Janis Joseph recently sat down with her children at dinner and announced a household “device detox”. She was not sure of the reaction she would get from the four youth, aged 11 to 13, but she believes the long-term effects of less screen time will be a healthier lifestyle.
“I was sick and tired of seeing their faces looking at a screen, so when I told them we are doing a device detox, they said, ‘What’s that?’,” Joseph said. “I keep their iPods in my room and they have one hour a day on weekdays and two on weekends to use them.”
Although it is debated among scientists at which age the brain is fully developed, the consensus is that between the ages of 10 to 25 the brain is developing for its future use. That is a concern for Joseph, who is not only a mother, but a professional who works daily with children with behavioural challenges.
“I have been seeing the lack of kids having the ability to communicate with each other and have articulate, face-to-face conversations with people,” Joseph said. “Their social skills are fading.
“The things they are watching and the games they are playing are so fast, and impulsive that their heart rates are functioning, but not in a productive way. One of the most important activities needed for the healthy growth of children’s mind and body is movement. If they are not moving, the synapses in their brains aren’t getting the exercise they need to expand and connect.”
After only about three weeks on the detox, Joseph said the kids are getting used to the idea, mainly because they have always been busy with extracurricular activities. Between her two biological children and two added siblings, Joseph taxies them to dance, gymnastics, taekwondo and basketball.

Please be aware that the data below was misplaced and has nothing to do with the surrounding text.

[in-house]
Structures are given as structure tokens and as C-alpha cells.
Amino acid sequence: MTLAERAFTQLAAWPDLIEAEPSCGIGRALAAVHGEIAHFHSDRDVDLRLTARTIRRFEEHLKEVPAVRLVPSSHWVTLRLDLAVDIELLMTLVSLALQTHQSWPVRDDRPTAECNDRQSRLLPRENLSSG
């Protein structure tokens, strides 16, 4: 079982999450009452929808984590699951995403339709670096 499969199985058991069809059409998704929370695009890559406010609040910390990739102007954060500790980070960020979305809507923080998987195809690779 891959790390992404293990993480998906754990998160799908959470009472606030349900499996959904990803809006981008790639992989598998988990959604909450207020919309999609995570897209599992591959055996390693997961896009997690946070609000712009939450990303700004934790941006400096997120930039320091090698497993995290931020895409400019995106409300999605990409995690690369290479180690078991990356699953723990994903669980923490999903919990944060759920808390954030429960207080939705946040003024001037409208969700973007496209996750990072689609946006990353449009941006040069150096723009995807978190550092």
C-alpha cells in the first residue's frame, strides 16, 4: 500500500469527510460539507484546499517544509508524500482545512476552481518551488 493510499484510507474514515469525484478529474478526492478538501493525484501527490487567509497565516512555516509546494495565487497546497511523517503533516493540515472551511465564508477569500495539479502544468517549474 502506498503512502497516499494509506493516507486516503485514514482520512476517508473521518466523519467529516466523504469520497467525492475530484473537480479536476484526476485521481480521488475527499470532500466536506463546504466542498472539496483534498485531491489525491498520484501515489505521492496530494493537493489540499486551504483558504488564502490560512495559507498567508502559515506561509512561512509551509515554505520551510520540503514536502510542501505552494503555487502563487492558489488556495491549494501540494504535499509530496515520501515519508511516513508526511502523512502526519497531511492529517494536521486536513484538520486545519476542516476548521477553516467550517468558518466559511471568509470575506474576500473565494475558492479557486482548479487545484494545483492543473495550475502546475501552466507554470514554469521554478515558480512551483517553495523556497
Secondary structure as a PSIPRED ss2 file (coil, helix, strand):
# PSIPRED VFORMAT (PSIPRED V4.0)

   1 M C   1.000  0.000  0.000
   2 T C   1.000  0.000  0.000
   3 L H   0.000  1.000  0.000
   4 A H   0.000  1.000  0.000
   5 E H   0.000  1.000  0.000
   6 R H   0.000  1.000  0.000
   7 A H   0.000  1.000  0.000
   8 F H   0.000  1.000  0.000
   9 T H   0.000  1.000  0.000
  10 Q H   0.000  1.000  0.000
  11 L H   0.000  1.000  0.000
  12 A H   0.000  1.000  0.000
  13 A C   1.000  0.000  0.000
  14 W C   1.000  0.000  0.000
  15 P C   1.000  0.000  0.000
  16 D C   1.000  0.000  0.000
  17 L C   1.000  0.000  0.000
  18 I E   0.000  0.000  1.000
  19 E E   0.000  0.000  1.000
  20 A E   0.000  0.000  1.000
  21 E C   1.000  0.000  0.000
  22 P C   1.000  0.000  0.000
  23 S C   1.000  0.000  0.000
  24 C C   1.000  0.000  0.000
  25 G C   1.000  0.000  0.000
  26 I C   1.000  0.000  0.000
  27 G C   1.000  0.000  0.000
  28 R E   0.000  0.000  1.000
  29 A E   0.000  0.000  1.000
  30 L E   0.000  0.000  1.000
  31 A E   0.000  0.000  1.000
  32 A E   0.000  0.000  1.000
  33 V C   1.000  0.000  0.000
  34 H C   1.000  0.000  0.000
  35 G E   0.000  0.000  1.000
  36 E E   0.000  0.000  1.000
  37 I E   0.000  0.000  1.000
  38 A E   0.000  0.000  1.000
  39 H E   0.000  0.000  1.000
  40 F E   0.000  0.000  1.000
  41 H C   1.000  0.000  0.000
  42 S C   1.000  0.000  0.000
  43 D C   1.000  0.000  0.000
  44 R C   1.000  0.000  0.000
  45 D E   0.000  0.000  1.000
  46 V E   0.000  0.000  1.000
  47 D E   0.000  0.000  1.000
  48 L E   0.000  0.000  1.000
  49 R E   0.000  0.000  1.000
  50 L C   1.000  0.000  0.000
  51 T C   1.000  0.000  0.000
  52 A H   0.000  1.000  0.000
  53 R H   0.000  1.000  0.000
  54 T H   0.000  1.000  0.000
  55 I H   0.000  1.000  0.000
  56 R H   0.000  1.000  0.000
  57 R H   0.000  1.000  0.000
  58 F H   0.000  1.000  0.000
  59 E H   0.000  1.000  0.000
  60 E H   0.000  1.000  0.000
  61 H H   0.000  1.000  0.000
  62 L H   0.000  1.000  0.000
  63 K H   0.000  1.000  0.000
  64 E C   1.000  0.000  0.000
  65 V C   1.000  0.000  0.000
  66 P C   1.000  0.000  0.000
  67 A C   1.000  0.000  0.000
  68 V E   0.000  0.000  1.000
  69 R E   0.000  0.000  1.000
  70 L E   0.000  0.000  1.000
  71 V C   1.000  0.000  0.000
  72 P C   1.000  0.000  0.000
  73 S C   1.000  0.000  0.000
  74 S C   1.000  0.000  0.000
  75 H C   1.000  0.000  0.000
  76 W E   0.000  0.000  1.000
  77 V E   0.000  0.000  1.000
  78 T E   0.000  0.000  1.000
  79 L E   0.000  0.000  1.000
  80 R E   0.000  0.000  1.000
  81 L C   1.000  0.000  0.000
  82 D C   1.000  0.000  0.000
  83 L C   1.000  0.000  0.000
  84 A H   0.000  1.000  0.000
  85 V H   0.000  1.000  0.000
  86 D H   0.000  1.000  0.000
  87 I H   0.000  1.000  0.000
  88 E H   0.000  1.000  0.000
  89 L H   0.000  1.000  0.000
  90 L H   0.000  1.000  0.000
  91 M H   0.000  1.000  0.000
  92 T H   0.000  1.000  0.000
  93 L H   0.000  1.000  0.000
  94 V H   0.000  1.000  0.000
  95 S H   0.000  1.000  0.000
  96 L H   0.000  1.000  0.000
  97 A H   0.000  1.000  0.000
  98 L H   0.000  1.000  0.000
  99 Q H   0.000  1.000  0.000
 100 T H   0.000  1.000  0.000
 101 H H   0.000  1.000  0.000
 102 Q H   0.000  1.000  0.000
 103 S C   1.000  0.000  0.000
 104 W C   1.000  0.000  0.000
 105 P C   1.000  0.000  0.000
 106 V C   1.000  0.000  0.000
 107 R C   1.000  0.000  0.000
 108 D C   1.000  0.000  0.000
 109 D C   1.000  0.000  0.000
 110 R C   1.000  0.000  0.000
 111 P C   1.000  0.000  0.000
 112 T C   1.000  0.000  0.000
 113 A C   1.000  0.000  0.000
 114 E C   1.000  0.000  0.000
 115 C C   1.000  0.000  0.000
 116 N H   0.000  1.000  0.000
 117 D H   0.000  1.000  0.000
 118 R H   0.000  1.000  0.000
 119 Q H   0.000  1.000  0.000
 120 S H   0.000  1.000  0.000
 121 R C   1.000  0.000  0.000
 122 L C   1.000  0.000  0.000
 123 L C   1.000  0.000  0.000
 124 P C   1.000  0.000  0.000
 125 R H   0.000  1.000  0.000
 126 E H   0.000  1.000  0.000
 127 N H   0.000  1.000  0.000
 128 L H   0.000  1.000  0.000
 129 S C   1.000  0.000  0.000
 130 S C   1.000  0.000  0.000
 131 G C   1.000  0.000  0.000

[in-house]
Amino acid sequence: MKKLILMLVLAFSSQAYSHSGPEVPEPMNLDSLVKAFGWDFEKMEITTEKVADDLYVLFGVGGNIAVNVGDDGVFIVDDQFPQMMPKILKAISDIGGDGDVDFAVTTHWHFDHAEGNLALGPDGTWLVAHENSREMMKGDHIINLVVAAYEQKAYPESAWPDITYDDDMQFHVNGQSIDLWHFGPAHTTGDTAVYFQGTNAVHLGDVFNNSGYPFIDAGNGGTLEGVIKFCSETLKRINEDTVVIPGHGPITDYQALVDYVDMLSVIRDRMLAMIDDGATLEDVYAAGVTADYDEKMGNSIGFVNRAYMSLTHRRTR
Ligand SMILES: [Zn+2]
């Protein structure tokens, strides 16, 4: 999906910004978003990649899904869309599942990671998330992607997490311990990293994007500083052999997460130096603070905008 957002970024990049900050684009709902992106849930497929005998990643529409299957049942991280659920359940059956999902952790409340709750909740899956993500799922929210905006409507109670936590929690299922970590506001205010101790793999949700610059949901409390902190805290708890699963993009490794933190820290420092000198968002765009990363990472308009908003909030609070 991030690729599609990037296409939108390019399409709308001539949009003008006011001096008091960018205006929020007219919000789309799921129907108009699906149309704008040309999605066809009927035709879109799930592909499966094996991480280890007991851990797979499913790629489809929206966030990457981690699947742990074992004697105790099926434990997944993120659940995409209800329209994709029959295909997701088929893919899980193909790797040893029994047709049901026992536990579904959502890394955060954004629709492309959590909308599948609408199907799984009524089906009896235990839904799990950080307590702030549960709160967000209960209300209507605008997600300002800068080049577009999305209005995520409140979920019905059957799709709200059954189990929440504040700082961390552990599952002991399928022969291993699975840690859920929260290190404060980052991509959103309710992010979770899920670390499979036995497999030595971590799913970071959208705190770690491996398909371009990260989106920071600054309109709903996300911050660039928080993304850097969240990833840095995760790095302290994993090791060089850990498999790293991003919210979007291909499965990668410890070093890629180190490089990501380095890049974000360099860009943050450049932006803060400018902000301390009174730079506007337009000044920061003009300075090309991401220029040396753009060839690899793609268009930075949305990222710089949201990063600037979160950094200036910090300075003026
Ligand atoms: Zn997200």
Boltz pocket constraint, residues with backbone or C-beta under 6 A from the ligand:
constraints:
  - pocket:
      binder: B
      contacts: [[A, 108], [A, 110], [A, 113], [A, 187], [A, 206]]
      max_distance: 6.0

“Kristen is always on the go, and needs to move,” Joseph said. “I can’t keep up with her. And Maddie just lives at the dance studio.”
The boys, too, both enjoy indoor and outdoor activities, but Josh, at age 11, is still drawn to his video games.
“Josh is having a harder time,” Joseph said. “The first thing he says when he gets in the car after school is, ‘Can I play Splatoon?’. I realized that when you are taking away one behaviour from a child, you have to replace it with another.
“So, he is in the Steve Nash basketball camp and is learning new outdoor activities to nurture his body.”
She stressed that not everything has to cost money and suggests taking family walks or bike rides.
Now Joseph is extending her device detox advice to the community by offering an “unplugged” summer for all community children.
With nature-themed weeks of the four elements, including earth, fire, water and wind, all activities and events will be outdoors.
Small field trips to local attractions will also teach the children to use public transit and important social skills.
Although eight weeks in total, families with kids from age five to 12 can choose between one or all eight.
Contact Joseph at firstname.lastname@example.org for more information or to register.